Researchers have developed an artificial intelligence program that may detect Alzheimer’s through brain imaging, genetics and blood sample data.
If you could find out whether you’ll get Alzheimer’s disease years before symptoms like memory loss begin, would you want to know? What if it meant you could start making lifestyle changes that might buy you more time—or potentially help you avoid dementia altogether?
Canadian scientists said they have created an artificial intelligence program that can spot Alzheimer’s five years before symptoms set in.
Alzheimer’s is a challenging disease because once symptoms are noticeable, there are few changes a person can make that might limit the disease’s progression. But an early warning system like this A.I. program might help patients and family members make changes that could stretch out their cognitively healthy years—or at least give them time to discuss a plan for care. As long as there is no cure for Alzheimer’s and other dementias, prevention science that points to diet and exercise as modifiable risk factors is the best defense people have—and a test like this could give folks likely to develop Alzheimer’s the heads up they need to start making changes.
“At the moment, there are limited ways to treat Alzheimer’s and the best evidence we have is for prevention,” said Mallar Chakravarty, a neuroscientist at McGill University’s Department of Psychiatry. “Our A.I. methodology could have significant implications as a ‘doctor’s assistant’ that would help stream people onto the right pathway for treatment,” he said.
“For example, one could even initiate lifestyle changes that may delay the beginning stages of Alzheimer’s or even prevent it altogether,” said Chakravarty.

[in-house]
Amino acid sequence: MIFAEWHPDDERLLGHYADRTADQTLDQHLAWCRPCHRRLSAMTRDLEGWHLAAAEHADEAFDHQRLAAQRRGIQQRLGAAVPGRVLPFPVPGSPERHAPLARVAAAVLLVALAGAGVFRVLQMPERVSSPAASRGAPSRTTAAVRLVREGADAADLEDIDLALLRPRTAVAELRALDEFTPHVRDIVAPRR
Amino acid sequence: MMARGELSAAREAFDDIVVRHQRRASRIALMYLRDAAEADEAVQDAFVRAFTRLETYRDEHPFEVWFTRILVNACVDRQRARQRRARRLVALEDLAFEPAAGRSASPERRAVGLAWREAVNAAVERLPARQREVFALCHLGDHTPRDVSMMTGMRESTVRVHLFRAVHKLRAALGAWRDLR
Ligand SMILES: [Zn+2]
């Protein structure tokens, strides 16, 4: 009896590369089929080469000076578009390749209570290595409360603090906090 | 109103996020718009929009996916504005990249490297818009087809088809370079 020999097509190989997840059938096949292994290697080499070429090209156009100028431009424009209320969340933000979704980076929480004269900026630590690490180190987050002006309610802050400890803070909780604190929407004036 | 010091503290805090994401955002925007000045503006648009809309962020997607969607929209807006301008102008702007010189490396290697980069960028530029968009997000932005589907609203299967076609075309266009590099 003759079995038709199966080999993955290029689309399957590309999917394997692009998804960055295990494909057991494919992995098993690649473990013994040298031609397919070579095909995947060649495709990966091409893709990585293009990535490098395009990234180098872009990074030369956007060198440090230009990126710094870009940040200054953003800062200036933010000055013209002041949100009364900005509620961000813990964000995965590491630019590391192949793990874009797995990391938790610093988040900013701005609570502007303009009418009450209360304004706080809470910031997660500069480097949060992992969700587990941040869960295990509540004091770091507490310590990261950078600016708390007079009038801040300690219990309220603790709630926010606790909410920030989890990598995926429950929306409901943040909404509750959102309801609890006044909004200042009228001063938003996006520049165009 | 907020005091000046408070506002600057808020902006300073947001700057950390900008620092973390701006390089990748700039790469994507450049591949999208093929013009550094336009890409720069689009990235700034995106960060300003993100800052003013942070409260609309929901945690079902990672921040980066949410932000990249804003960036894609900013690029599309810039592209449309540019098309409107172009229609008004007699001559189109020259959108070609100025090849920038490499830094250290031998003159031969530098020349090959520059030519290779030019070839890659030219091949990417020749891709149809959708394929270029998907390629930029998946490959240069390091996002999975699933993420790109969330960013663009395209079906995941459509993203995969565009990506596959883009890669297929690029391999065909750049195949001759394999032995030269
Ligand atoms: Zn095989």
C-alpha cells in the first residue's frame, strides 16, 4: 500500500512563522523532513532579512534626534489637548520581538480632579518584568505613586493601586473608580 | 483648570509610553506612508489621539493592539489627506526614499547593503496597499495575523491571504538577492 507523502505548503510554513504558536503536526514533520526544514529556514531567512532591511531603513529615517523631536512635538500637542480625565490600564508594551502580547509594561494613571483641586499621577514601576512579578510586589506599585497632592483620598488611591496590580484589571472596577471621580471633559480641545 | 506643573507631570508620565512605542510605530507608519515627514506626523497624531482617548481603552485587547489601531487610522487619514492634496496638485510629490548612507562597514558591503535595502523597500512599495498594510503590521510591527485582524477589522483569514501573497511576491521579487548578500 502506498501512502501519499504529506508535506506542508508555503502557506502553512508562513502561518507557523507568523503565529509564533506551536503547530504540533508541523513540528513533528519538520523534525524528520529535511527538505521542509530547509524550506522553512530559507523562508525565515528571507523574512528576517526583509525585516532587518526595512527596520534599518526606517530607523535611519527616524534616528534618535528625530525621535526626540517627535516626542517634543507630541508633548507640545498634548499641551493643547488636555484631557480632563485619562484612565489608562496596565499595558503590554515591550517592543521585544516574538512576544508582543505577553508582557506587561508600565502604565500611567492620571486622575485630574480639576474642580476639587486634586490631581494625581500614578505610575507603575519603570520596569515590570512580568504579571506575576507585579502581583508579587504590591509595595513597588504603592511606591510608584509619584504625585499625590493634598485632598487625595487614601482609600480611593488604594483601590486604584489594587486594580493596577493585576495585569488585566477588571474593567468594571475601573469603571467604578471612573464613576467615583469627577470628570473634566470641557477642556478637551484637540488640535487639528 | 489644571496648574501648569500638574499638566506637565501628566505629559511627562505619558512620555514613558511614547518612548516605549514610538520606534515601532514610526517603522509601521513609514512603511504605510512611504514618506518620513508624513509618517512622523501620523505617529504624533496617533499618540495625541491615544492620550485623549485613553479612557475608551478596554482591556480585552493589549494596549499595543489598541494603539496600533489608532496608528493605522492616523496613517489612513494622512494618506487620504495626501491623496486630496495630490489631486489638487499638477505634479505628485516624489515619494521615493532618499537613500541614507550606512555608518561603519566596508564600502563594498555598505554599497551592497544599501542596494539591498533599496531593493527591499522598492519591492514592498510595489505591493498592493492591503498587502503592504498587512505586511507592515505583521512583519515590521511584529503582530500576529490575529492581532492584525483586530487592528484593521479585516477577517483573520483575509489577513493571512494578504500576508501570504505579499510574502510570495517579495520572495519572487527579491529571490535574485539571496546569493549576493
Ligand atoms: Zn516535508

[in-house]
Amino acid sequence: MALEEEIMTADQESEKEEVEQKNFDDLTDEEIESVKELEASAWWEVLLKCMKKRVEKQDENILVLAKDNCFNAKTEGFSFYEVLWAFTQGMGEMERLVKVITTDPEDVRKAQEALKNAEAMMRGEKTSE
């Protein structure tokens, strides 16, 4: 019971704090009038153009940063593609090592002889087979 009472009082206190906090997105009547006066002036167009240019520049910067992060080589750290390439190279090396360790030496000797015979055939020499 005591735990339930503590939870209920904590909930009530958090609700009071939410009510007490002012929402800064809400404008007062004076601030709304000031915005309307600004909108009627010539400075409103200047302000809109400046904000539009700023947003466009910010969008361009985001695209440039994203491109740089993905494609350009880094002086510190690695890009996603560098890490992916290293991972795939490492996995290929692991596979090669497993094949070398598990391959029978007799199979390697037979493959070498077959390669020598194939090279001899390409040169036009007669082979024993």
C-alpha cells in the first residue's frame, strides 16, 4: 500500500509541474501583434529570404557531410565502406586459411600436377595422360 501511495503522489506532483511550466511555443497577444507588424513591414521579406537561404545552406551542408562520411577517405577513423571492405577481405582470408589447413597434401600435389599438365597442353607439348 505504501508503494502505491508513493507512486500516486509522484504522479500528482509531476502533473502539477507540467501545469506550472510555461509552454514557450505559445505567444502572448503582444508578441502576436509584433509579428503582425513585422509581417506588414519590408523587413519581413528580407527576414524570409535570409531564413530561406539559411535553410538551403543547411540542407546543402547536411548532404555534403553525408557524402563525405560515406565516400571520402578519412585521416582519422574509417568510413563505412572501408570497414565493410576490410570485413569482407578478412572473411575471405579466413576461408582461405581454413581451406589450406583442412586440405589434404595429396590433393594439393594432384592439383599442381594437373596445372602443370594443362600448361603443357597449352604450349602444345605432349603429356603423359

To design the algorithm that detects dementia, Chakravarty and his colleagues used data from MRIs, genetics and blood samples. The data was pulled from over 800 people who had normal cognition, early stages of memory impairment and Alzheimer’s disease. At this point, the team is confident in the accuracy of the algorithm—but more data from a bigger population would lead to even more accurate predictions.
“We are currently working on testing the accuracy of predictions using new data. It will help us to refine predictions and determine if we can predict even farther into the future,” says Chakravarty. With more data, the scientists would be able to better identify those in the population at greatest risk for cognitive decline leading to Alzheimer’s.
Currently, the only way for patients to get an accurate diagnosis is through testing using a PET scan or cerebrospinal fluid. Artificial intelligence could not only help identify those patients; it could also be a selection tool for participants for clinical trials. Some scientists attribute the colossal failure rate of dementia drugs to the possibility that drugs are tested on patients who already have Alzheimer’s and are advanced enough in the disease that the drugs fail to make a difference. The thinking now is that drugs should be tested on those in the early stages of the disease—but that’s a problem, considering that scientists have discovered Alzheimer’s could be decades in the making before symptoms show up.
The difficulty in finding clinical trial participants could be alleviated by a test like this one, and it could get patients who are at the greatest risk of developing dementia into clinical trials that might slow or stop the progression of the disease.
Artificial intelligence joins a plethora of other early detection tests—eye tests, blood tests, smell tests and genetic tests—that researchers are developing in order to safely and quickly evaluate who is most at risk for Alzheimer’s and who would most benefit from lifestyle prevention and clinical trial participation.
This study was published in the journal PLOS Computational Biology.